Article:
Newton and Jasper County officials recently announced plans to build a $400 million renewable diesel plant that will also implement technology to test and certify a COVID-19-free workplace.
The city and county are partnering with St. Joseph Renewable Fuels, LLC to construct the the plant on a 40-acre site in Newton’s industrial park, located at the south end of town.
The site is within a federally designated Opportunity Zone – areas identified by the federal government as distressed and in need of transformation by economic development, investment and revitalization.
Jasper County Economic Development Coordinator Amber Volk said the plant will bring 100 permanent jobs to the county, something that can help its economy beyond just the plant.
“That will be huge, but with those 100 jobs comes, hopefully, more people that are looking to purchase homes, to build homes, to come back into our community and even to implement all of the businesses that we currently have in the county, whether it be the gas stations or the grocery stores all of the mom-and-pop shops,” Volk said. “We’re looking to have more of an economic boom in Jasper County.”
The renewable fuel plant will also bring 200 construction jobs for the two-year construction phase and 300 trucking jobs for the state once the plant is in operation.
The facility will utilize waste fats and greases from the 1,000-mile region around Newton and convert the waste into 90 million gallons of diesel and naptha fuel annually, as well as seven million gallons of technical-grade glycerin.
The multi-million dollar project will be funded by tax incentives offered by the city of Newton and through state and federal funding.
Newton Mayor Mark Bolander predicted that the plant will also draw workers from counties and towns surrounding Jasper County.
“It’s going to be a game changer, not just for Newton and Jasper County. It’s for the region. There will be people from Effingham County that will be working in this facility. There will be people from Richland County, Crawford County, Cumberland County. It’s going to help the entire region,” Bolander said.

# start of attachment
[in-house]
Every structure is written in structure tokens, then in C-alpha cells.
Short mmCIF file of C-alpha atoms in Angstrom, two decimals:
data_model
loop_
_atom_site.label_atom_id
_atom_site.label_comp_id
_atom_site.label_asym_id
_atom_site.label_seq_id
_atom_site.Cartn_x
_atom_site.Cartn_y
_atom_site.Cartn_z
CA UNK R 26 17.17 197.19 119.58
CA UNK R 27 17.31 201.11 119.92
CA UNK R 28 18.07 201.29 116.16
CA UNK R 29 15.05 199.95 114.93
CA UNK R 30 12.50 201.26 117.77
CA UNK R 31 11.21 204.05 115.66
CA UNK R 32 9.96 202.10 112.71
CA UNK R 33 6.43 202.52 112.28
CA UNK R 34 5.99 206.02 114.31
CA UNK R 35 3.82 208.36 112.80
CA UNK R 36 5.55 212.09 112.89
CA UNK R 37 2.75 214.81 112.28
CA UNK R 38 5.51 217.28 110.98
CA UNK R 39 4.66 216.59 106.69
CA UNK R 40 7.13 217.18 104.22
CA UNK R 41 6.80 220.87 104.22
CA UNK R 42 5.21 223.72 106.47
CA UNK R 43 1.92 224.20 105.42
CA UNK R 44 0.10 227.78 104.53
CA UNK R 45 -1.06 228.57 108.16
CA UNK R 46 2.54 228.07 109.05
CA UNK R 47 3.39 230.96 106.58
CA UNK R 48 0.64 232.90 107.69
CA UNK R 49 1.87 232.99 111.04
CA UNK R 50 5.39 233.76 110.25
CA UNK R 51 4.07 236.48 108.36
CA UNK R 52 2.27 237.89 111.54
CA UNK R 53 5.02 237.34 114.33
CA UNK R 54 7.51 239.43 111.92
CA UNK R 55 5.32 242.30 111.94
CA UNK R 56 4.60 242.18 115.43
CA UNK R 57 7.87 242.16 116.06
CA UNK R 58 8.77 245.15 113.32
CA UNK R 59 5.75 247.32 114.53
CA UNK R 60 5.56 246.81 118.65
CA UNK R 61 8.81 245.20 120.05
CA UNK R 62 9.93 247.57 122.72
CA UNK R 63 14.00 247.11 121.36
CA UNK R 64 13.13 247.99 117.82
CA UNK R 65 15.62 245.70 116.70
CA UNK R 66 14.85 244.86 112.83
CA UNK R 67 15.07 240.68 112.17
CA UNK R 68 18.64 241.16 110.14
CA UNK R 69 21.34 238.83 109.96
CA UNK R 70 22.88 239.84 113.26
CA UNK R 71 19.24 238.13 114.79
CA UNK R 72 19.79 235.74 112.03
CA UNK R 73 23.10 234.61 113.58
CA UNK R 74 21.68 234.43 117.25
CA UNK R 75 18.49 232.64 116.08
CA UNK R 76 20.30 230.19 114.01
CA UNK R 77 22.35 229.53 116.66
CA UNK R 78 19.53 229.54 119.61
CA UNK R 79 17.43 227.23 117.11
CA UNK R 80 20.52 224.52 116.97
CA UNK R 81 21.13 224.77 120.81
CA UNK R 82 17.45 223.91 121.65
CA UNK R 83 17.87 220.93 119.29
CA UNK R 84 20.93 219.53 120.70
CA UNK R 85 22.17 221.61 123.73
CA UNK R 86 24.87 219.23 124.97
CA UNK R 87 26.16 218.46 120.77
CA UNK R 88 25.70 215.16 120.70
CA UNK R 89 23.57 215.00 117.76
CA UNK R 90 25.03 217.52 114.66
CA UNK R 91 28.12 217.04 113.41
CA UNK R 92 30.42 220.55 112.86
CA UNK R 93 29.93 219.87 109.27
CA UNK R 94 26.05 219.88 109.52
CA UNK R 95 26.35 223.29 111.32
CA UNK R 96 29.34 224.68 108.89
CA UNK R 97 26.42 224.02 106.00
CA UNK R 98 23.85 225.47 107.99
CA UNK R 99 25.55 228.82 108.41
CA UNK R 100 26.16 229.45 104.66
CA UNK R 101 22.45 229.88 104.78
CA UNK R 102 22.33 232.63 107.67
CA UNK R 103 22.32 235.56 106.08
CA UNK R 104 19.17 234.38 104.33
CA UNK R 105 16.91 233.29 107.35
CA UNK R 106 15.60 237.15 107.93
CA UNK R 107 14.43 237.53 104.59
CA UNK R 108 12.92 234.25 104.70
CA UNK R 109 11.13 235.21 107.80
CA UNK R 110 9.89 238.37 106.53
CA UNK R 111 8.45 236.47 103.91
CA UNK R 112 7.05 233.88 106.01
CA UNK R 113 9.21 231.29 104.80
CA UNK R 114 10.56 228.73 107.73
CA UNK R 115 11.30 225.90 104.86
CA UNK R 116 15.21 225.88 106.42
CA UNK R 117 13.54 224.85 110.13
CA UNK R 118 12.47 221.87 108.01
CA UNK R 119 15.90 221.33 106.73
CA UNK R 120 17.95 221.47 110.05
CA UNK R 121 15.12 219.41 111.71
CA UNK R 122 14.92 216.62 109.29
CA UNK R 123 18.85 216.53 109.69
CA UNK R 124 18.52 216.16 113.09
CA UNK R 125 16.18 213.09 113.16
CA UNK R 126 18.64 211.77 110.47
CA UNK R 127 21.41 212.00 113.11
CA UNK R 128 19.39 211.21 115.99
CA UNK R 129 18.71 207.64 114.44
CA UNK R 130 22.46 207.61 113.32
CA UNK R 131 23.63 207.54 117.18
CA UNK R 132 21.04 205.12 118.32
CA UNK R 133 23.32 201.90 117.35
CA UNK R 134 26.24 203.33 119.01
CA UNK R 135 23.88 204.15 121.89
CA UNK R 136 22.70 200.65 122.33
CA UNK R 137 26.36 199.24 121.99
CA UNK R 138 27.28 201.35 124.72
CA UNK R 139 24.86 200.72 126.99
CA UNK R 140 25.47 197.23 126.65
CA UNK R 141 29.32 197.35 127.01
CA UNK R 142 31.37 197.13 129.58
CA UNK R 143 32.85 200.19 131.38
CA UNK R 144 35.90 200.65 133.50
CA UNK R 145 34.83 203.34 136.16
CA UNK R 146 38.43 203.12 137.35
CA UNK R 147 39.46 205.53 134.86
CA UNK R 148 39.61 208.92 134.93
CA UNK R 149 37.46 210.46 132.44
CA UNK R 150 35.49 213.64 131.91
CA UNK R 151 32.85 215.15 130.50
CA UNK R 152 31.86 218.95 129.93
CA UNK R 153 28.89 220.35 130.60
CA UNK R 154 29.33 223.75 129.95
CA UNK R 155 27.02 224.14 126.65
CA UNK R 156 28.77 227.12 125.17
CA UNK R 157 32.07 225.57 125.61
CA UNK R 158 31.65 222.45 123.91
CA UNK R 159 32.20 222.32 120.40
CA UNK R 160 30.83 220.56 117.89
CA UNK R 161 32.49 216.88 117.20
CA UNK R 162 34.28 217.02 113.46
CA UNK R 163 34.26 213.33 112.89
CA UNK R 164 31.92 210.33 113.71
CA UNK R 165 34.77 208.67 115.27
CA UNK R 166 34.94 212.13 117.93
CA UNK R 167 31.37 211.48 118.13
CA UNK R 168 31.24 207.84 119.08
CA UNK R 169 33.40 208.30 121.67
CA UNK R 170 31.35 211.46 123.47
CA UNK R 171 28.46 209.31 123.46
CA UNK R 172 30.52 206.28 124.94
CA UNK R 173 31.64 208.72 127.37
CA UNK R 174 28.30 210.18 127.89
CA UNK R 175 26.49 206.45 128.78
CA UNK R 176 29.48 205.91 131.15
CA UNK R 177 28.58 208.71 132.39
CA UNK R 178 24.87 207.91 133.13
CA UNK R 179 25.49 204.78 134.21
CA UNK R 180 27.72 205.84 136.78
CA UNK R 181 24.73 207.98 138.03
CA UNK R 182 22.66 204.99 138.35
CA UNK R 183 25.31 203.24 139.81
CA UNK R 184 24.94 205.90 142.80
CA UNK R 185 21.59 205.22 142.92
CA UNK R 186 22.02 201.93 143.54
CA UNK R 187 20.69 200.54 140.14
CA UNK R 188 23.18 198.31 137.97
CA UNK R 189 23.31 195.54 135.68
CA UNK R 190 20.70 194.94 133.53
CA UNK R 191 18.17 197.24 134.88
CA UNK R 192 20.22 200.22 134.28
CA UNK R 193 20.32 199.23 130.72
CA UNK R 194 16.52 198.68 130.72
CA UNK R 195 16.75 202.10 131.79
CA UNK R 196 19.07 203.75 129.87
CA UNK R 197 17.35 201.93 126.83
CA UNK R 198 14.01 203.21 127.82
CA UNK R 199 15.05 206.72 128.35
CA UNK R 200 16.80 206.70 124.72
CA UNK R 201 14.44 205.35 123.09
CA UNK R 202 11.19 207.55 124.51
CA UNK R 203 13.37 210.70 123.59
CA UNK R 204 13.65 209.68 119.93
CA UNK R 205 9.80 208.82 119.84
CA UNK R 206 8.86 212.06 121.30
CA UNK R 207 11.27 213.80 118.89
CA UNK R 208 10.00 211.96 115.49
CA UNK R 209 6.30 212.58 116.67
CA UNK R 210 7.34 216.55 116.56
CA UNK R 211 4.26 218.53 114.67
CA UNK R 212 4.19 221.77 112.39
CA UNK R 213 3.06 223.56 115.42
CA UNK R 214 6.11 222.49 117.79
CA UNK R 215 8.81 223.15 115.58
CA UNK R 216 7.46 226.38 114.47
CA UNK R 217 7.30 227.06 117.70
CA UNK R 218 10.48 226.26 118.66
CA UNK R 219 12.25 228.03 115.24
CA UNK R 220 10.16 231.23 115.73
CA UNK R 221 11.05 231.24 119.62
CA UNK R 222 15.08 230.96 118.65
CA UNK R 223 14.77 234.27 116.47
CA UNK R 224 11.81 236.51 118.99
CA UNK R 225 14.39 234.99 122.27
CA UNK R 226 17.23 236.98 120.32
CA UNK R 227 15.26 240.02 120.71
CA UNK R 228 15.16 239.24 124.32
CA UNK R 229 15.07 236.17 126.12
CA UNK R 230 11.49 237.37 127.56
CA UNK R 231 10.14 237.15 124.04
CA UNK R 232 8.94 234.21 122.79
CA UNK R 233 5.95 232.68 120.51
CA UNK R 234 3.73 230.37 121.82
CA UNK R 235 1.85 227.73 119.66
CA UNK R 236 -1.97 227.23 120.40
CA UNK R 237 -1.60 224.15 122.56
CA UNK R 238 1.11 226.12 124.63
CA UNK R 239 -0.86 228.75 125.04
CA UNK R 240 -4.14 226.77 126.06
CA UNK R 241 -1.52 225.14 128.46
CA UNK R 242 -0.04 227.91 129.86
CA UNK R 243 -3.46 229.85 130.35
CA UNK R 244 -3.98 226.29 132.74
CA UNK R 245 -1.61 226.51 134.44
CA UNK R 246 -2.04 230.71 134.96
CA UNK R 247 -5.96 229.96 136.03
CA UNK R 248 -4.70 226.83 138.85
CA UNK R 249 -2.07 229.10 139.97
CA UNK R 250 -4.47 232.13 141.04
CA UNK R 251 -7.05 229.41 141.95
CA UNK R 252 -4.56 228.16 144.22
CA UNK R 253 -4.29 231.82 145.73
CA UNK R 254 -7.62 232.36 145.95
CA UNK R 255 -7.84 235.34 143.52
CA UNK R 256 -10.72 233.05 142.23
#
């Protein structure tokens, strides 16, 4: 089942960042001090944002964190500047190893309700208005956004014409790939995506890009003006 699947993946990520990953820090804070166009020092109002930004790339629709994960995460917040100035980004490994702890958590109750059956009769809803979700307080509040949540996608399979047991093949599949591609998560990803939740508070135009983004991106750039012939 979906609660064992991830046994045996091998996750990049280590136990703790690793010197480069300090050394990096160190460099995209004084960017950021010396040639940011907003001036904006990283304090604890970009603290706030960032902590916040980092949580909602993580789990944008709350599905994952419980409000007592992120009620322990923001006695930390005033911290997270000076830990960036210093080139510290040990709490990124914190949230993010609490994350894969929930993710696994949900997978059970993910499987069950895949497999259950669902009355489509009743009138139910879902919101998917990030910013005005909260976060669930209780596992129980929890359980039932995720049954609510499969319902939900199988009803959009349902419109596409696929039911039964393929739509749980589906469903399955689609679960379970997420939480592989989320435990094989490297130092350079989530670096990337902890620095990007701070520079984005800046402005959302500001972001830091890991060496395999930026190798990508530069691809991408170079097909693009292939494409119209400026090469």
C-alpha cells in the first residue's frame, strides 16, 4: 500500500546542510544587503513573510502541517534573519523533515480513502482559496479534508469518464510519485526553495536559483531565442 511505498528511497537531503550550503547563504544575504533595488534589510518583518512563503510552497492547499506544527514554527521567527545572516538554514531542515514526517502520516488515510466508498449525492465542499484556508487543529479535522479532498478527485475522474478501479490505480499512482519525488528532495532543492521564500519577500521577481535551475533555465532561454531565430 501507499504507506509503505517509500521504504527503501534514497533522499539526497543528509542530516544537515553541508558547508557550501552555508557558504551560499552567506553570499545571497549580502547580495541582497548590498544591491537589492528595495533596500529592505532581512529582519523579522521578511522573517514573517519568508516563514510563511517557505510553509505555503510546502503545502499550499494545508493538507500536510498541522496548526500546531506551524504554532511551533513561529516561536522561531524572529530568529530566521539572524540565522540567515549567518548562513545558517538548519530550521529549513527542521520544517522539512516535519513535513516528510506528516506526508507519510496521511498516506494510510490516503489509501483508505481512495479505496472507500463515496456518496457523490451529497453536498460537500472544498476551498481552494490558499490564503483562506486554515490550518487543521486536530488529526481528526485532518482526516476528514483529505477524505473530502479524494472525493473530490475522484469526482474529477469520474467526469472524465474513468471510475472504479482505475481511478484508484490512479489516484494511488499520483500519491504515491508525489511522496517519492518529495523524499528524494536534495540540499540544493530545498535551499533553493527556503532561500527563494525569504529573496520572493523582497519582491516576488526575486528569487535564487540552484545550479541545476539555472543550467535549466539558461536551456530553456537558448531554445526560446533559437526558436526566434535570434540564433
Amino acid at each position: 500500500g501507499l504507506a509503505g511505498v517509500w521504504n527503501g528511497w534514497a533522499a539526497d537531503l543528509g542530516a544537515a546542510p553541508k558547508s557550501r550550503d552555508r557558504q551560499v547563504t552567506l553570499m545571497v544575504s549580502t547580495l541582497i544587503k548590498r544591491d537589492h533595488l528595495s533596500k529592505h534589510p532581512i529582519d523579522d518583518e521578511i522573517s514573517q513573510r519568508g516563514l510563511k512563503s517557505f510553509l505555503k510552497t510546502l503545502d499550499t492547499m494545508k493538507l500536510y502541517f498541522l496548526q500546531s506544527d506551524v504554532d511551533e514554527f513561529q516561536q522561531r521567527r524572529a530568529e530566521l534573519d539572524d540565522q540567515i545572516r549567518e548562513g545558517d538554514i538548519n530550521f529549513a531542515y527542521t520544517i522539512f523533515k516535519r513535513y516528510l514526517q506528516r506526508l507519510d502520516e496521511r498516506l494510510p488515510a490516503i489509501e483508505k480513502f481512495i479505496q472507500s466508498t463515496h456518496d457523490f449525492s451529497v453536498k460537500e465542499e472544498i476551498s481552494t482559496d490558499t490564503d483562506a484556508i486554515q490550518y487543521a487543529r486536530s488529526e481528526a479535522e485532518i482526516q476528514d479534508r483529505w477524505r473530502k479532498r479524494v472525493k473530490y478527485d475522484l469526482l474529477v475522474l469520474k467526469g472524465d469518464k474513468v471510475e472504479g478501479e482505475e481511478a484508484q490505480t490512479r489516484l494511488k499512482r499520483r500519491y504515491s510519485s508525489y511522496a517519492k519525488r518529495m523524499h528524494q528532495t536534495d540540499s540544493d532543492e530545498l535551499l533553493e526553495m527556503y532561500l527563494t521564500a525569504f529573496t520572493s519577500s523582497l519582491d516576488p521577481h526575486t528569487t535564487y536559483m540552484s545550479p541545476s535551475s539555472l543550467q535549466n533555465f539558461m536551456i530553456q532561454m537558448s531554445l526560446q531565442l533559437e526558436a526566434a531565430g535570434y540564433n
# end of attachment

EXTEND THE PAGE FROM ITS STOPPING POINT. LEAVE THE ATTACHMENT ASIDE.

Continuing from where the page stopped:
“Probably one from each of those households is going to have a job there and what about the spouse? What about the kids? They’re all going to be involved in the economic development of our community as well because they’re going to need a job and they’re going to need a place to put their kids in school and so on and so forth.”
Jasper County Board Chairman Ron Heltsley agreed.
“Any time you have 100-plus jobs coming to a community the size of Newton and Jasper County, that’s a gift, and we are so thankful for this opportunity,” Heltsley said.
Along with the new fuel plant will come the implementation of HealthCheckIn, an app and testing initiative aimed at allowing the country, state and counties to re-open from the COVID-19 pandemic.
Jasper County has been one of the hardest hit counties in its immediate region during the pandemic, with most of its reported cases stemming from the Newton Care Facility. The Jasper County Health Department reported on May 14 the county had 46 positive COVID-19 cases with 35 people recovered and seven deaths.
HealthCheckIn is an in-home testing concept app, developed in partnership with Cyberus Labs. The app will offer secure daily infection testing using Food and Drug Administration-approved in-home test devices.
Plant employees will test themselves daily, and results would be ready in about 15 minutes. According to a recent press release, each testing device will be provided as part of the St. Joseph Renewable Fuels facility development plan, with tests costing $15 to $25.
According to the release, the testing system is HIPAA, OSHA and General Data Protection Regulation compliant, and the user cannot manipulate the results.
The in-home testing initiative could be offered to other entities within the county as well, including the Jasper County school district, local police officers, firefighters and emergency responders, front line healthcare workers, essential retailers and more.
Bolander said bringing in the HealthCheckIn element to the plant project will help ensure safe workplaces for the remainder of the COVID-19 pandemic and for times other infectious diseases could affect businesses and the economy.
“It basically has to do with peace of mind. The employer and the employees both want peace of mind that with the building of this facility and the operation of this facility everybody’s safe. Everybody’s healthy,” Bolander said.
“It’s also to help prevent any additional spread here in the county,” Volk added. “Our nursing home, unfortunately, got hit with a bad case of (COVID-19), so this is just another way for this company to prevent something like that.”
Volk said some community members are concerned that the HealthCheckIn test will be forced upon all residents of the county, but she said that will not be the case. She said St. Joseph Renewable Fuels chose to implement the testing on its own.
While there is no set timeline on when construction of the facility will begin, Volk said groundbreaking will happen sometime this year.
Also involved in the project are New York-based specialty finance firm Lance Capital and its New Zealand joint venture partner Lance-Kamaka Capital Ltd., which serves as a lender on the St. Joseph Renewable Fuels plant and sponsors the HealthCheckIn protocol concept. Also involved is Cyberus Labs and the joint venture between McDermott and Chevron Oil.